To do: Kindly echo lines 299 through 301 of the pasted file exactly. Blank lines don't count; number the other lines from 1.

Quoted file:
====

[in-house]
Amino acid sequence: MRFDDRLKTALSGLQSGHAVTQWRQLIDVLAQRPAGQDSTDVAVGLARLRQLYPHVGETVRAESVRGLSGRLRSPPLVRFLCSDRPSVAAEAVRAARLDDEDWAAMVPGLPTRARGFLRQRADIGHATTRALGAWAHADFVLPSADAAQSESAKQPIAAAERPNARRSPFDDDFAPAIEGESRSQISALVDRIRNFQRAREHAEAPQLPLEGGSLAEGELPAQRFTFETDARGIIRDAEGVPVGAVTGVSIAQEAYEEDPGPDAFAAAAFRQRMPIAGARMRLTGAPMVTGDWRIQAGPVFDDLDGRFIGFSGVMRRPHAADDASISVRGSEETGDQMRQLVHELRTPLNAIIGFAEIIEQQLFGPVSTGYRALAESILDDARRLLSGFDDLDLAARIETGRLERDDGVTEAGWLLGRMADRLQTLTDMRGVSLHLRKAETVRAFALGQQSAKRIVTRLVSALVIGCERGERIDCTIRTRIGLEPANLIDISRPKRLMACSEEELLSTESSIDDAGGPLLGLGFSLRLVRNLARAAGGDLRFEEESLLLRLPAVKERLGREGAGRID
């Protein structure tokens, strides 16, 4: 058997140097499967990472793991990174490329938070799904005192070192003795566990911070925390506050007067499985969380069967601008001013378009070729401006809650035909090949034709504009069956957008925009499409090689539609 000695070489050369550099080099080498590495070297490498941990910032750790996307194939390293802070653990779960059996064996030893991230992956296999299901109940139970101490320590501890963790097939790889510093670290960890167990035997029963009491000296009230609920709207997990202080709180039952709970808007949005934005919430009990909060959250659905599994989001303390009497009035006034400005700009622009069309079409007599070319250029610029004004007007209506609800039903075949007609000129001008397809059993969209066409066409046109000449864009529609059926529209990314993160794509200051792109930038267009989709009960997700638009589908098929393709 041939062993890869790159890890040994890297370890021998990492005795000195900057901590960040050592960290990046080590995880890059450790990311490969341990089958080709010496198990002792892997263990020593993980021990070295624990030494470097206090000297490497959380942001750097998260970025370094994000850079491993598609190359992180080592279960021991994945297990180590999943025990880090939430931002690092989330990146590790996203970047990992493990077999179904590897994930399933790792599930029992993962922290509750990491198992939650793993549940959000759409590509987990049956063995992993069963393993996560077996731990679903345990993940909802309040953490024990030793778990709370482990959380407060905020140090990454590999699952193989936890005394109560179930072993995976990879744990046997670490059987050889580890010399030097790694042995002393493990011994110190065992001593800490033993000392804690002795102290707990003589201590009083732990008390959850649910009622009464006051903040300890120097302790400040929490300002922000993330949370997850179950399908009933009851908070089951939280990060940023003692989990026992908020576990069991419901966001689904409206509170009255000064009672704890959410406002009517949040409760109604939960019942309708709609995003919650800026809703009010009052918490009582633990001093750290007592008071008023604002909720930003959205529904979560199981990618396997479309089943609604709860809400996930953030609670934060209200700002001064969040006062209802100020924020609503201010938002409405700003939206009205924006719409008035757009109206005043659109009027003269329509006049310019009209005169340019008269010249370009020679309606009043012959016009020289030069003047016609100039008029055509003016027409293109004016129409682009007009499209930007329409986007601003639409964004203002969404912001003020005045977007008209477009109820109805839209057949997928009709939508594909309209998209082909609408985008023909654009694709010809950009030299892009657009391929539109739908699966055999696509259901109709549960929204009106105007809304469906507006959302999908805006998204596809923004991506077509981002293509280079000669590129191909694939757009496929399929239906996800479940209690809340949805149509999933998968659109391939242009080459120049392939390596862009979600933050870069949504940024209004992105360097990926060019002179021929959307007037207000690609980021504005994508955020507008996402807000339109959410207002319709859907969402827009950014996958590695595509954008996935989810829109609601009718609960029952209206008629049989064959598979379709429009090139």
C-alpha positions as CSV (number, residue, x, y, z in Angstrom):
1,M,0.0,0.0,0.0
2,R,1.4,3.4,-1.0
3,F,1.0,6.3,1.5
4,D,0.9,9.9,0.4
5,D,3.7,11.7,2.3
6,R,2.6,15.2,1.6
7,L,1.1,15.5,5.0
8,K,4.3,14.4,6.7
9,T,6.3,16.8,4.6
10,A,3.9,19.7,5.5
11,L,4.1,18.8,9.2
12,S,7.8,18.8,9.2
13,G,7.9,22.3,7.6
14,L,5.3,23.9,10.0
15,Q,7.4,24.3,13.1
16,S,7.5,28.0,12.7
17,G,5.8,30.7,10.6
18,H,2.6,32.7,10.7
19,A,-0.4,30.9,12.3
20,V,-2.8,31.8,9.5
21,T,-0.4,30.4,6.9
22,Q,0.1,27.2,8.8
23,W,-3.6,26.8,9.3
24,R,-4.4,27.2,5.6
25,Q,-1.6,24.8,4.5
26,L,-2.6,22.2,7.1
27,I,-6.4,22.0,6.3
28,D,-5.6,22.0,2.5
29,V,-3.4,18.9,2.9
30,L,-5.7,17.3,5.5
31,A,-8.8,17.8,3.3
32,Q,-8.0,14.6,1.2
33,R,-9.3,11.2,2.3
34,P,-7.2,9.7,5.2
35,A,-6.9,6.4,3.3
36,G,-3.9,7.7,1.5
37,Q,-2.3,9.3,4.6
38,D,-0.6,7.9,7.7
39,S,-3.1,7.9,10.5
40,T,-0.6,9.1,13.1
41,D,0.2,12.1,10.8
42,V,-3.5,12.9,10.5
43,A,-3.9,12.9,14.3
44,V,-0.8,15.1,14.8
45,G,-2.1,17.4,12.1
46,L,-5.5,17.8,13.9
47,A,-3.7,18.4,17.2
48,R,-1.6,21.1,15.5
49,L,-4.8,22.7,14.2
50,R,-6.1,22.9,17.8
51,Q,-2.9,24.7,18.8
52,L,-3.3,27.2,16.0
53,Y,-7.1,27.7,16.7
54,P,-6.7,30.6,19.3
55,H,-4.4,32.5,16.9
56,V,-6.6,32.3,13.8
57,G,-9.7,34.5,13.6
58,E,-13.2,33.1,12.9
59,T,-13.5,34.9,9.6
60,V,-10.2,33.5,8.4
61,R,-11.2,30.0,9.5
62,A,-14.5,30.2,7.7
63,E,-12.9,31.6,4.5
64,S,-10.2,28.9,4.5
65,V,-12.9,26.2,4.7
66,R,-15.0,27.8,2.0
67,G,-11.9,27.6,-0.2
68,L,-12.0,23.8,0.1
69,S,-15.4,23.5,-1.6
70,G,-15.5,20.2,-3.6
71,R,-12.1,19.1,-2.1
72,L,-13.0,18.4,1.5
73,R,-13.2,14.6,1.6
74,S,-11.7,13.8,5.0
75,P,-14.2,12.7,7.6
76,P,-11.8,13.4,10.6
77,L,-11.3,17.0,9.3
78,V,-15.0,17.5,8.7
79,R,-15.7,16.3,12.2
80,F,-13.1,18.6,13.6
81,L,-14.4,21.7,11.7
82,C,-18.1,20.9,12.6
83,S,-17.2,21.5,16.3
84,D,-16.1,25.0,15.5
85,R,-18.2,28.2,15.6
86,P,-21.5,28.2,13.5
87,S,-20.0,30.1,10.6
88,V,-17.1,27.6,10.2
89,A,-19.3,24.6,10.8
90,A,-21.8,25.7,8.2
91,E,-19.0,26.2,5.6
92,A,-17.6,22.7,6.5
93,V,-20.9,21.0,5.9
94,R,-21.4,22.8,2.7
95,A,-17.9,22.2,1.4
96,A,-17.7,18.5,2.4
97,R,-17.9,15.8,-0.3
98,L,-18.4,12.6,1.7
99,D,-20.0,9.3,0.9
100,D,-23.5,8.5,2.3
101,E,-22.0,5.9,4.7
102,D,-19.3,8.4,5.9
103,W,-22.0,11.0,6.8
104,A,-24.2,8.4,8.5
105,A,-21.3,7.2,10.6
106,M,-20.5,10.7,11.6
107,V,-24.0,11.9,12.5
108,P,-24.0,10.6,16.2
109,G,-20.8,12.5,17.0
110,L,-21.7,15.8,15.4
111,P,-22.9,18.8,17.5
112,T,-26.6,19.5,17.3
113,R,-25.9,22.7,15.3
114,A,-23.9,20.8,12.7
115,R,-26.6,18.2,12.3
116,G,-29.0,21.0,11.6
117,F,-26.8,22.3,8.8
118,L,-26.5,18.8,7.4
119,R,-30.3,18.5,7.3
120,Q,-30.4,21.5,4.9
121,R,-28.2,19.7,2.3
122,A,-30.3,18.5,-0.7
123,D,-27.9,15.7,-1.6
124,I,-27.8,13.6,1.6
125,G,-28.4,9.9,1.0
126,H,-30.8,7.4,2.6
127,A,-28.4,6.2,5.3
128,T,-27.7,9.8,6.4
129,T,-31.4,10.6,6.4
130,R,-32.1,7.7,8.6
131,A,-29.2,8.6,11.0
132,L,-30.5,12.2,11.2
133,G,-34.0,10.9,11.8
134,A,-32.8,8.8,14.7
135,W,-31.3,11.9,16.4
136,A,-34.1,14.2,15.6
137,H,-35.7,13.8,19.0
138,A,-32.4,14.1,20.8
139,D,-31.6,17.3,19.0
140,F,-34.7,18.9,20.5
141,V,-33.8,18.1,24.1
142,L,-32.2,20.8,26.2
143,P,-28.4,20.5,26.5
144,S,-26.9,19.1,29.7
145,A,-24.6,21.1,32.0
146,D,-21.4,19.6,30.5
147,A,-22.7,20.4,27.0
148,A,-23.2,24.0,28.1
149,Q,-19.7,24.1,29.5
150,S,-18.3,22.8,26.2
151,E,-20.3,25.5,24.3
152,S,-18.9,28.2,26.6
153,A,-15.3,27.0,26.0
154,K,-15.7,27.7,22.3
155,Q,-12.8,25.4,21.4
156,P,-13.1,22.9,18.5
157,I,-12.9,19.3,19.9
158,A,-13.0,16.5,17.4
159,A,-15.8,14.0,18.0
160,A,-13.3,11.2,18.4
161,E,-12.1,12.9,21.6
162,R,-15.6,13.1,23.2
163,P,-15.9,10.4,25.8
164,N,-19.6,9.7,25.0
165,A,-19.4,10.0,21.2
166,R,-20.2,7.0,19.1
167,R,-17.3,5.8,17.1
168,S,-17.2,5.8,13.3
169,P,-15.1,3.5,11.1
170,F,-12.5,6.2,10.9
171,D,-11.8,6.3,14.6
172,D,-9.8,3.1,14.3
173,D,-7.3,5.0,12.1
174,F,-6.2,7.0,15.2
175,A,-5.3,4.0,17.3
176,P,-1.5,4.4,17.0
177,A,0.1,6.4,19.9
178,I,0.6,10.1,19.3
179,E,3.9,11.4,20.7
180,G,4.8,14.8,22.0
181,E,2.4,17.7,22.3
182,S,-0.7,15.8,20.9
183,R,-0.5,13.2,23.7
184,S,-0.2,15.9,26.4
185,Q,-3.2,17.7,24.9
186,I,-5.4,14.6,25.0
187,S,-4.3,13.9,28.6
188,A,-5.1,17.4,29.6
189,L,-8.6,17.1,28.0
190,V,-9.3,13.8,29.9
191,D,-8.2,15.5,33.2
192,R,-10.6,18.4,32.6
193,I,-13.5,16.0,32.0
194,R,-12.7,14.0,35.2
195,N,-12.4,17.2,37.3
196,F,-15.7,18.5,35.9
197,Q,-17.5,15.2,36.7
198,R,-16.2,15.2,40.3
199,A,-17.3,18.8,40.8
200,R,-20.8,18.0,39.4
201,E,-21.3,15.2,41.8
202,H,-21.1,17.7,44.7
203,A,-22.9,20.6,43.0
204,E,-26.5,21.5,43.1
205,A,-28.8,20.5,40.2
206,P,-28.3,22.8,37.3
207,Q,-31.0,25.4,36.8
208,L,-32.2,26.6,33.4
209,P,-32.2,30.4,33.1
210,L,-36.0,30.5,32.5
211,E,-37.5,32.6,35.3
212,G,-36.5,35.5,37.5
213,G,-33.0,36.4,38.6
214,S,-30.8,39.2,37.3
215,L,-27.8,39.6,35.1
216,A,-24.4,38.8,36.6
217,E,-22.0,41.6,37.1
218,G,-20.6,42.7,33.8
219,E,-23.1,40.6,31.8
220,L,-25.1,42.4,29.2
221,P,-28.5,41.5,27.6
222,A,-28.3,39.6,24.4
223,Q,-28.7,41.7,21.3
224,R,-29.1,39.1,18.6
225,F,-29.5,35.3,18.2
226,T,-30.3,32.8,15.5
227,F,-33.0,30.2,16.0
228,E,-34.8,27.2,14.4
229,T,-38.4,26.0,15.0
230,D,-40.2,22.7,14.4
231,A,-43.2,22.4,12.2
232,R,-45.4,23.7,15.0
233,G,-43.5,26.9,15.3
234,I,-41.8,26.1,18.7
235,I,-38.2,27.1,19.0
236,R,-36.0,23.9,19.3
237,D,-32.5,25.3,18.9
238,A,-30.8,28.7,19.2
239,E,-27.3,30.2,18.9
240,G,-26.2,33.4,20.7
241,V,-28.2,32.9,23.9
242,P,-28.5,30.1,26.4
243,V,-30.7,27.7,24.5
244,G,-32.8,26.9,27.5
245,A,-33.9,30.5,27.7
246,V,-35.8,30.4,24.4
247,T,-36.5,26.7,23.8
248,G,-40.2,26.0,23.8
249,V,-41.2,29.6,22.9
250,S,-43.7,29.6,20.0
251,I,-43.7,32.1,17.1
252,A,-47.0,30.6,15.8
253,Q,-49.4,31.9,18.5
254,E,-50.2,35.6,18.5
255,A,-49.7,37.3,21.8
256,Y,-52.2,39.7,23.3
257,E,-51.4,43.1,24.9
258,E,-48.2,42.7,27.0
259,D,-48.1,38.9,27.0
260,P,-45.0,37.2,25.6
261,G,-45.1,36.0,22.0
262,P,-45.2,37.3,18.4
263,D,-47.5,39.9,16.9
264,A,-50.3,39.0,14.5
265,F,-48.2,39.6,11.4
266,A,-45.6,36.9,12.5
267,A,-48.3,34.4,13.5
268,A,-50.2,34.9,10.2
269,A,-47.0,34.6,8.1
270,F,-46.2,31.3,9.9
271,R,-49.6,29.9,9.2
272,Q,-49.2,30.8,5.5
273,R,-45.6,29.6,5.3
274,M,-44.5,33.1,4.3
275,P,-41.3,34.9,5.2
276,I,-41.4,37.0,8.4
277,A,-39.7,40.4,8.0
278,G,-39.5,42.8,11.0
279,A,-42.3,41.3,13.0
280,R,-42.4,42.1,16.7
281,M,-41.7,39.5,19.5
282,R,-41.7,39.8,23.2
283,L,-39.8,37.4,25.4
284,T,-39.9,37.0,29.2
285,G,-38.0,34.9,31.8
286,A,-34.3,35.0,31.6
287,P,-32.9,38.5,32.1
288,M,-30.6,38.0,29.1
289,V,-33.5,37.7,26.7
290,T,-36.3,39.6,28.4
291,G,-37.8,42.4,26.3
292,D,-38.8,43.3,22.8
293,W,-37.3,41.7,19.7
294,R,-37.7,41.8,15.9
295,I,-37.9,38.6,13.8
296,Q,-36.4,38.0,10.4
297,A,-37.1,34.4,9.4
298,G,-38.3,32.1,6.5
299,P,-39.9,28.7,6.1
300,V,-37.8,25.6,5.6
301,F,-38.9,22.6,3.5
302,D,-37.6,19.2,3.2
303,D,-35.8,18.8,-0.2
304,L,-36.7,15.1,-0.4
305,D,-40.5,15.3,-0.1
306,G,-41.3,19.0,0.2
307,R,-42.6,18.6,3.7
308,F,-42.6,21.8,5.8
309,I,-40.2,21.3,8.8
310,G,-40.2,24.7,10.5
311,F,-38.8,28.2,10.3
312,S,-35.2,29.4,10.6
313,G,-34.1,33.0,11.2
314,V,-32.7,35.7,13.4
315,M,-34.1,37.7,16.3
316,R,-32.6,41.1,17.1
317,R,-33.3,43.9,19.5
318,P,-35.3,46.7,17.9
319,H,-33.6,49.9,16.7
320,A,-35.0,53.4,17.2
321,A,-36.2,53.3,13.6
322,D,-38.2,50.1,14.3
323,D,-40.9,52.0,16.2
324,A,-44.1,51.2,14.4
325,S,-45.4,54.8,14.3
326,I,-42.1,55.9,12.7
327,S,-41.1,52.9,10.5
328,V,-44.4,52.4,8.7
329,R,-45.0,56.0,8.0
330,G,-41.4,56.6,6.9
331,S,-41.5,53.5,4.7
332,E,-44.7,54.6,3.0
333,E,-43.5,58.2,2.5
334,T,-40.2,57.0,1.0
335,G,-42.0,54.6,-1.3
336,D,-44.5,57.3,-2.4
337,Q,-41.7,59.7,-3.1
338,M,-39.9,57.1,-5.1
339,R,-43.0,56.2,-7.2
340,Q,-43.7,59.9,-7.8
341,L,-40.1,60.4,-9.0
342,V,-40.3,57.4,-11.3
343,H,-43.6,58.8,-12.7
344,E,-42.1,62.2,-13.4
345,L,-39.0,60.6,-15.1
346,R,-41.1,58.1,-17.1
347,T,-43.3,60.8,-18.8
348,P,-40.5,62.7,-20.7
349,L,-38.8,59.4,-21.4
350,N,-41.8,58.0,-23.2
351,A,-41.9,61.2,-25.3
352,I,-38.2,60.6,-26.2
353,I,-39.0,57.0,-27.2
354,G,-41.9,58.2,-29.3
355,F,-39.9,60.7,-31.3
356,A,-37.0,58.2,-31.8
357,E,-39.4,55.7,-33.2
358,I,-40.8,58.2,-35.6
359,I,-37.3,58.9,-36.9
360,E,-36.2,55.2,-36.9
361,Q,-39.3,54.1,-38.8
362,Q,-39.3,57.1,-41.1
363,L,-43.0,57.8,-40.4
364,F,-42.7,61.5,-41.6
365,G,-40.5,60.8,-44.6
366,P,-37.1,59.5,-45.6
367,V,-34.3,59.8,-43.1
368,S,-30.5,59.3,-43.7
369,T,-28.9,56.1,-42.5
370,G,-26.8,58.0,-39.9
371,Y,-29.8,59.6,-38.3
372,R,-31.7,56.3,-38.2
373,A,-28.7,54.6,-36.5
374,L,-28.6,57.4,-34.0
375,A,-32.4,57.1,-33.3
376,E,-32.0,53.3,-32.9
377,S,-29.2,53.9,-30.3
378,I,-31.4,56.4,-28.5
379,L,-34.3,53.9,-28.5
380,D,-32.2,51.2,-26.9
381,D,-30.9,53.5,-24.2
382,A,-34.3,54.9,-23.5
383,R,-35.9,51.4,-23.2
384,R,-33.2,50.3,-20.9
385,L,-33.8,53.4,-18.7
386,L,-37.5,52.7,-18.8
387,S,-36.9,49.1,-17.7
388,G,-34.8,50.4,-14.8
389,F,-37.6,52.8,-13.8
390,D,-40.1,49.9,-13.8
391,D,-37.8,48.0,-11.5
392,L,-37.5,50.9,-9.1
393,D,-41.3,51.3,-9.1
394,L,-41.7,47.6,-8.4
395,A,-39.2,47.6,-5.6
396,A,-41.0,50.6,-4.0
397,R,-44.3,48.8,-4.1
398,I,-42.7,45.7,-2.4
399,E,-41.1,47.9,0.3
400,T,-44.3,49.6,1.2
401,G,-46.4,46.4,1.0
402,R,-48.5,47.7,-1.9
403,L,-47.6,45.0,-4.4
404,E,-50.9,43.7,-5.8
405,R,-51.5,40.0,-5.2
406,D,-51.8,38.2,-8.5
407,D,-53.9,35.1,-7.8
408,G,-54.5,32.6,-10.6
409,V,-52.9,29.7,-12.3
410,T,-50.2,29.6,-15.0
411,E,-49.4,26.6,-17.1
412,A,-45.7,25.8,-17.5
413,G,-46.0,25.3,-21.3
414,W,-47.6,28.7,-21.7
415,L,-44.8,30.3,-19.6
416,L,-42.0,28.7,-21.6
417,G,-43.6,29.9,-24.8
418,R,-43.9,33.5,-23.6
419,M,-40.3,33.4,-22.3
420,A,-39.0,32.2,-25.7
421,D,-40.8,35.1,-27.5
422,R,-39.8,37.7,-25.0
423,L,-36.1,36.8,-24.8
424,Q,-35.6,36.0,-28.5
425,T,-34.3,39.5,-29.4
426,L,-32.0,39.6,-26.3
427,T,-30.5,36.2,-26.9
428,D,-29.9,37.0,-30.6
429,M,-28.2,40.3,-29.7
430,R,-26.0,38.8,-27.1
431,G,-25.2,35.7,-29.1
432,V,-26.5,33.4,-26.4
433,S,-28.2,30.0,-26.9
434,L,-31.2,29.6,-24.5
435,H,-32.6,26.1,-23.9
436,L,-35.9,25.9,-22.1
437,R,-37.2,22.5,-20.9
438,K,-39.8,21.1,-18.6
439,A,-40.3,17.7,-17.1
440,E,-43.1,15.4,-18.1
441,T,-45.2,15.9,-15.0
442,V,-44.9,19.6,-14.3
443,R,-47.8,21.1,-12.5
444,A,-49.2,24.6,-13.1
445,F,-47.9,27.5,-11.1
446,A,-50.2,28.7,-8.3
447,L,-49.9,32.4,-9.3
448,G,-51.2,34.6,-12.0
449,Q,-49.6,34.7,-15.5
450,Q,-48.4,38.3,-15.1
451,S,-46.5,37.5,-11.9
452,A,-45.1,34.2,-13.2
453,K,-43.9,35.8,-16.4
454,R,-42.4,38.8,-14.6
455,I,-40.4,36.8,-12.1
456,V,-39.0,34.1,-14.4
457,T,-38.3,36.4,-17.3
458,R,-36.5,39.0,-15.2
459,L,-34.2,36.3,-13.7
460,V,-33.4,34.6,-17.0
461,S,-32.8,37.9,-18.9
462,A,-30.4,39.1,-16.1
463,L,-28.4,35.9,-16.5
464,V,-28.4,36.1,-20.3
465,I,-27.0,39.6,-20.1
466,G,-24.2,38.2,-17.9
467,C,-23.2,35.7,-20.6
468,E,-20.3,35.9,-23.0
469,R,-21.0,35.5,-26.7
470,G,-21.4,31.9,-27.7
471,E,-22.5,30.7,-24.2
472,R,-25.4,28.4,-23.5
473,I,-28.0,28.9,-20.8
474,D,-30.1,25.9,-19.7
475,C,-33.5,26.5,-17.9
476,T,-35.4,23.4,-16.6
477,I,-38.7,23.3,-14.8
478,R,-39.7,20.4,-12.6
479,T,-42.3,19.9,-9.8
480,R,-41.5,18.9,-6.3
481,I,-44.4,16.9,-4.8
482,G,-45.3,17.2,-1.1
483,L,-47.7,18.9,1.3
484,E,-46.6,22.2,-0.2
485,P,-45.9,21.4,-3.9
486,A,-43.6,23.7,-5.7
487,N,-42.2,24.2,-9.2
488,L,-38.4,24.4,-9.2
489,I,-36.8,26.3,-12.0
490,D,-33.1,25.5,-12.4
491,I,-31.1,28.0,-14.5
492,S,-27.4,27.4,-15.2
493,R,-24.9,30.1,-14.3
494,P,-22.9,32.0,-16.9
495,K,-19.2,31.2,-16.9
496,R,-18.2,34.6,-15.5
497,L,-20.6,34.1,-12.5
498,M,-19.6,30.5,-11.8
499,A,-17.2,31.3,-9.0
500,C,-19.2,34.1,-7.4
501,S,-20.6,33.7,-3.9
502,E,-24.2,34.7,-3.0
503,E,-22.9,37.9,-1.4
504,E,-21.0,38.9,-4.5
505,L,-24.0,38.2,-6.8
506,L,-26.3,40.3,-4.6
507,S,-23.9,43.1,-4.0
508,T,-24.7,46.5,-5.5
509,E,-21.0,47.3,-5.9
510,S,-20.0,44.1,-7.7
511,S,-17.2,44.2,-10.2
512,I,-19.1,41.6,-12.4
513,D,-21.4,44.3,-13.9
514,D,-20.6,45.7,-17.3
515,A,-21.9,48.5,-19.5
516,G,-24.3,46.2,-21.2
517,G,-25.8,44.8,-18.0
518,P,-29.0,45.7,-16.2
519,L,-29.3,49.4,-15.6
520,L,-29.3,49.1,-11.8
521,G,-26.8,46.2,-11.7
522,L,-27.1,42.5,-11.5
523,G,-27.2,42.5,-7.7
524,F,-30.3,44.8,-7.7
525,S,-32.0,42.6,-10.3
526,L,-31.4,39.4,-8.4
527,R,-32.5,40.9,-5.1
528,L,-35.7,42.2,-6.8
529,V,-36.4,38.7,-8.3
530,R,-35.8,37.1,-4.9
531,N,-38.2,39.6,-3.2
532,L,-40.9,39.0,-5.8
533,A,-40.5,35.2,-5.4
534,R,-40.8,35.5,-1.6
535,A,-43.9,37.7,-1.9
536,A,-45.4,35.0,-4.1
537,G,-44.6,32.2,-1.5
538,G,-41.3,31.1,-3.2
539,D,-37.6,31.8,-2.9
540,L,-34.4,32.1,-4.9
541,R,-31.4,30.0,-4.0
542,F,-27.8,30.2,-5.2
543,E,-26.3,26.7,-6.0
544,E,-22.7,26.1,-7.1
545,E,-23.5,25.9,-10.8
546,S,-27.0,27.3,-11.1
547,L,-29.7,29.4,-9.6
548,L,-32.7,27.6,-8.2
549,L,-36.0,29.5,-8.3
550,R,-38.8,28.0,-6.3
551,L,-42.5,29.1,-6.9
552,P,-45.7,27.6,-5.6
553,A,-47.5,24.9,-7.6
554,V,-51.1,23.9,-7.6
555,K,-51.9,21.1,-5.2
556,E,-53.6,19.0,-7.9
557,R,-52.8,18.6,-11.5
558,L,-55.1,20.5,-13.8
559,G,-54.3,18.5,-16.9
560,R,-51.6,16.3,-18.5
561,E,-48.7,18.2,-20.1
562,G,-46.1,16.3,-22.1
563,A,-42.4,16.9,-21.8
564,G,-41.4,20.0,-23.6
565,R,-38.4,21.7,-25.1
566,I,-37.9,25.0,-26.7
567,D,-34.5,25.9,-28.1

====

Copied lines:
295,I,-37.9,38.6,13.8
296,Q,-36.4,38.0,10.4
297,A,-37.1,34.4,9.4